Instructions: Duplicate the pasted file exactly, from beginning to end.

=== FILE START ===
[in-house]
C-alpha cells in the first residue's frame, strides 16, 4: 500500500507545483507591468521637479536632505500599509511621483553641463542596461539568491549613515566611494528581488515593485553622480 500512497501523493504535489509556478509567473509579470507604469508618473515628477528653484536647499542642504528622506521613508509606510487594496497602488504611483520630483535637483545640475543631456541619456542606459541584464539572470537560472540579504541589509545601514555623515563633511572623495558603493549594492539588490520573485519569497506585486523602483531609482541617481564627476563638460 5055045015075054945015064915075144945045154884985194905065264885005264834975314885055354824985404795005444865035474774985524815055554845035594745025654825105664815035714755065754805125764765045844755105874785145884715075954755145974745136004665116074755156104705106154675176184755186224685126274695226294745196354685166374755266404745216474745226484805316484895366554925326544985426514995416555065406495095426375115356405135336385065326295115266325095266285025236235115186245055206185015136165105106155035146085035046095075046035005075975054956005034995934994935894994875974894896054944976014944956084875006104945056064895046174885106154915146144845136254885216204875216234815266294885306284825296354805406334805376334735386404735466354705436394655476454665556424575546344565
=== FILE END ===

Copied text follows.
[in-house]
C-alpha cells in the first residue's frame, strides 16, 4: 500500500507545483507591468521637479536632505500599509511621483553641463542596461539568491549613515566611494528581488515593485553622480 500512497501523493504535489509556478509567473509579470507604469508618473515628477528653484536647499542642504528622506521613508509606510487594496497602488504611483520630483535637483545640475543631456541619456542606459541584464539572470537560472540579504541589509545601514555623515563633511572623495558603493549594492539588490520573485519569497506585486523602483531609482541617481564627476563638460 5055045015075054945015064915075144945045154884985194905065264885005264834975314885055354824985404795005444865035474774985524815055554845035594745025654825105664815035714755065754805125764765045844755105874785145884715075954755145974745136004665116074755156104705106154675176184755186224685126274695226294745196354685166374755266404745216474745226484805316484895366554925326544985426514995416555065406495095426375115356405135336385065326295115266325095266285025236235115186245055206185015136165105106155035146085035046095075046035005075975054956005034995934994935894994875974894896054944976014944956084875006104945056064895046174885106154915146144845136254885216204875216234815266294885306284825296354805406334805376334735386404735466354705436394655476454665556424575546344565